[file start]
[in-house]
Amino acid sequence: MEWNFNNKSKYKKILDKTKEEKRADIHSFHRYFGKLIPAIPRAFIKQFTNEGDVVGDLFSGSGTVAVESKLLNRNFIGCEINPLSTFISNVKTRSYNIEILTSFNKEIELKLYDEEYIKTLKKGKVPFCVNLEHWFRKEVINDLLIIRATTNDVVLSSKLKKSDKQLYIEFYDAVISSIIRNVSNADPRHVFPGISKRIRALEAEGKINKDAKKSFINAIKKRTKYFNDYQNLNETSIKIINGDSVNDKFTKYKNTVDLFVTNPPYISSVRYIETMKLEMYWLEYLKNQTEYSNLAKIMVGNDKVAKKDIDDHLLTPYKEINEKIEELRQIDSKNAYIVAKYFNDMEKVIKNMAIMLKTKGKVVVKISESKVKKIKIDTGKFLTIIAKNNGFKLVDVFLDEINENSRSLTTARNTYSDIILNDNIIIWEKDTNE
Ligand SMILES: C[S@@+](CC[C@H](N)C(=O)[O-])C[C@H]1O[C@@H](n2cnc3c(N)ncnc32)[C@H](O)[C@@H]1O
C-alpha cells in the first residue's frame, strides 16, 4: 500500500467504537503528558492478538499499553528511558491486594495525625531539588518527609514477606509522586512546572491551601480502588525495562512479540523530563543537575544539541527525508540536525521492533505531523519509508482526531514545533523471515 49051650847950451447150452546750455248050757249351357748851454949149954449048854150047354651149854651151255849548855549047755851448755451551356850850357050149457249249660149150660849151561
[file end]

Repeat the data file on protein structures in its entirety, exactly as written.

[in-house]
Amino acid sequence: MEWNFNNKSKYKKILDKTKEEKRADIHSFHRYFGKLIPAIPRAFIKQFTNEGDVVGDLFSGSGTVAVESKLLNRNFIGCEINPLSTFISNVKTRSYNIEILTSFNKEIELKLYDEEYIKTLKKGKVPFCVNLEHWFRKEVINDLLIIRATTNDVVLSSKLKKSDKQLYIEFYDAVISSIIRNVSNADPRHVFPGISKRIRALEAEGKINKDAKKSFINAIKKRTKYFNDYQNLNETSIKIINGDSVNDKFTKYKNTVDLFVTNPPYISSVRYIETMKLEMYWLEYLKNQTEYSNLAKIMVGNDKVAKKDIDDHLLTPYKEINEKIEELRQIDSKNAYIVAKYFNDMEKVIKNMAIMLKTKGKVVVKISESKVKKIKIDTGKFLTIIAKNNGFKLVDVFLDEINENSRSLTTARNTYSDIILNDNIIIWEKDTNE
Ligand SMILES: C[S@@+](CC[C@H](N)C(=O)[O-])C[C@H]1O[C@@H](n2cnc3c(N)ncnc32)[C@H](O)[C@@H]1O
C-alpha cells in the first residue's frame, strides 16, 4: 500500500467504537503528558492478538499499553528511558491486594495525625531539588518527609514477606509522586512546572491551601480502588525495562512479540523530563543537575544539541527525508540536525521492533505531523519509508482526531514545533523471515 49051650847950451447150452546750455248050757249351357748851454949149954449048854150047354651149854651151255849548855549047755851448755451551356850850357050149457249249660149150660849151561